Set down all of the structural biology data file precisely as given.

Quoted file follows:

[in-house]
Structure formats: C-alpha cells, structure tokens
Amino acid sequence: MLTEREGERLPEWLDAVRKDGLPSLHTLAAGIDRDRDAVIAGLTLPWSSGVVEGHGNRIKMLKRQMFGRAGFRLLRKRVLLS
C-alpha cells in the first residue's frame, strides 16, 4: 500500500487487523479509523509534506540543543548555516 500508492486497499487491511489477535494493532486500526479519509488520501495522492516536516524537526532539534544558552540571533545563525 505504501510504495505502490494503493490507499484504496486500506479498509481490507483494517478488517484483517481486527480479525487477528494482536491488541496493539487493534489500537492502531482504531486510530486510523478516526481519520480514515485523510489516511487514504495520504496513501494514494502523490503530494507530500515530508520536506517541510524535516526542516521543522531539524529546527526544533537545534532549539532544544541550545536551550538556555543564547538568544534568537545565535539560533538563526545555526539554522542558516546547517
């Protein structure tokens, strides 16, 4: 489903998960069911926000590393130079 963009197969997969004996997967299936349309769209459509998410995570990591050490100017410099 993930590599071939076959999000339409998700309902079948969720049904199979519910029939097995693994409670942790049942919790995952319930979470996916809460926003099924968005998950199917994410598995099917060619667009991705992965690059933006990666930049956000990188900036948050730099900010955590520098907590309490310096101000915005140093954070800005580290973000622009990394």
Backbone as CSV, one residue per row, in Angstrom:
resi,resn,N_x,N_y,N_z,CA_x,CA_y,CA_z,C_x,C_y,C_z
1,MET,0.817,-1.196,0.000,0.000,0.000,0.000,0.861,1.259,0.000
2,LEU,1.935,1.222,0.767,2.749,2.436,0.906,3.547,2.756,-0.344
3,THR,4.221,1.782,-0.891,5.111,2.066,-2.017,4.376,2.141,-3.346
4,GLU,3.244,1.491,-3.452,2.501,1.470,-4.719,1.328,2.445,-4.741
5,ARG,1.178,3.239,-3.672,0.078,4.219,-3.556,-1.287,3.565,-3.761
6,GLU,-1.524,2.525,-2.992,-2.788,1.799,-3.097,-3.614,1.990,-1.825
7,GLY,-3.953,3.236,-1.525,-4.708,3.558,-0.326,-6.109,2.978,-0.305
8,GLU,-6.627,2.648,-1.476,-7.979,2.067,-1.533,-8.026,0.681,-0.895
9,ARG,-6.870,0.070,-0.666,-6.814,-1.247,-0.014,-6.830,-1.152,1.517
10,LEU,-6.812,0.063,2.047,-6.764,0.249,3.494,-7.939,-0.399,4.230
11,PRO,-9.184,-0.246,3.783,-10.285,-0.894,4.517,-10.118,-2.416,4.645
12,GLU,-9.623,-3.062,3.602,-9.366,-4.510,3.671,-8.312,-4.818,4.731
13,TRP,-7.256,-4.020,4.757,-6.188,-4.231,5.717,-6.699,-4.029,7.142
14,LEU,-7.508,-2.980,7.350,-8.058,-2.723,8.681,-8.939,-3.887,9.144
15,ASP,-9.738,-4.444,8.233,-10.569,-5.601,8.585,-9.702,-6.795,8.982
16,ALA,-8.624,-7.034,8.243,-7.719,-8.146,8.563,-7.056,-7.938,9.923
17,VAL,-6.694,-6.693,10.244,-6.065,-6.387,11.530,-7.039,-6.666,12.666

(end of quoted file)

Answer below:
[in-house]
Structure formats: C-alpha cells, structure tokens
Amino acid sequence: MLTEREGERLPEWLDAVRKDGLPSLHTLAAGIDRDRDAVIAGLTLPWSSGVVEGHGNRIKMLKRQMFGRAGFRLLRKRVLLS
C-alpha cells in the first residue's frame, strides 16, 4: 500500500487487523479509523509534506540543543548555516 500508492486497499487491511489477535494493532486500526479519509488520501495522492516536516524537526532539534544558552540571533545563525 505504501510504495505502490494503493490507499484504496486500506479498509481490507483494517478488517484483517481486527480479525487477528494482536491488541496493539487493534489500537492502531482504531486510530486510523478516526481519520480514515485523510489516511487514504495520504496513501494514494502523490503530494507530500515530508520536506517541510524535516526542516521543522531539524529546527526544533537545534532549539532544544541550545536551550538556555543564547538568544534568537545565535539560533538563526545555526539554522542558516546547517
């Protein structure tokens, strides 16, 4: 489903998960069911926000590393130079 963009197969997969004996997967299936349309769209459509998410995570990591050490100017410099 993930590599071939076959999000339409998700309902079948969720049904199979519910029939097995693994409670942790049942919790995952319930979470996916809460926003099924968005998950199917994410598995099917060619667009991705992965690059933006990666930049956000990188900036948050730099900010955590520098907590309490310096101000915005140093954070800005580290973000622009990394």
Backbone as CSV, one residue per row, in Angstrom:
resi,resn,N_x,N_y,N_z,CA_x,CA_y,CA_z,C_x,C_y,C_z
1,MET,0.817,-1.196,0.000,0.000,0.000,0.000,0.861,1.259,0.000
2,LEU,1.935,1.222,0.767,2.749,2.436,0.906,3.547,2.756,-0.344
3,THR,4.221,1.782,-0.891,5.111,2.066,-2.017,4.376,2.141,-3.346
4,GLU,3.244,1.491,-3.452,2.501,1.470,-4.719,1.328,2.445,-4.741
5,ARG,1.178,3.239,-3.672,0.078,4.219,-3.556,-1.287,3.565,-3.761
6,GLU,-1.524,2.525,-2.992,-2.788,1.799,-3.097,-3.614,1.990,-1.825
7,GLY,-3.953,3.236,-1.525,-4.708,3.558,-0.326,-6.109,2.978,-0.305
8,GLU,-6.627,2.648,-1.476,-7.979,2.067,-1.533,-8.026,0.681,-0.895
9,ARG,-6.870,0.070,-0.666,-6.814,-1.247,-0.014,-6.830,-1.152,1.517
10,LEU,-6.812,0.063,2.047,-6.764,0.249,3.494,-7.939,-0.399,4.230
11,PRO,-9.184,-0.246,3.783,-10.285,-0.894,4.517,-10.118,-2.416,4.645
12,GLU,-9.623,-3.062,3.602,-9.366,-4.510,3.671,-8.312,-4.818,4.731
13,TRP,-7.256,-4.020,4.757,-6.188,-4.231,5.717,-6.699,-4.029,7.142
14,LEU,-7.508,-2.980,7.350,-8.058,-2.723,8.681,-8.939,-3.887,9.144
15,ASP,-9.738,-4.444,8.233,-10.569,-5.601,8.585,-9.702,-6.795,8.982
16,ALA,-8.624,-7.034,8.243,-7.719,-8.146,8.563,-7.056,-7.938,9.923
17,VAL,-6.694,-6.693,10.244,-6.065,-6.387,11.530,-7.039,-6.666,12.666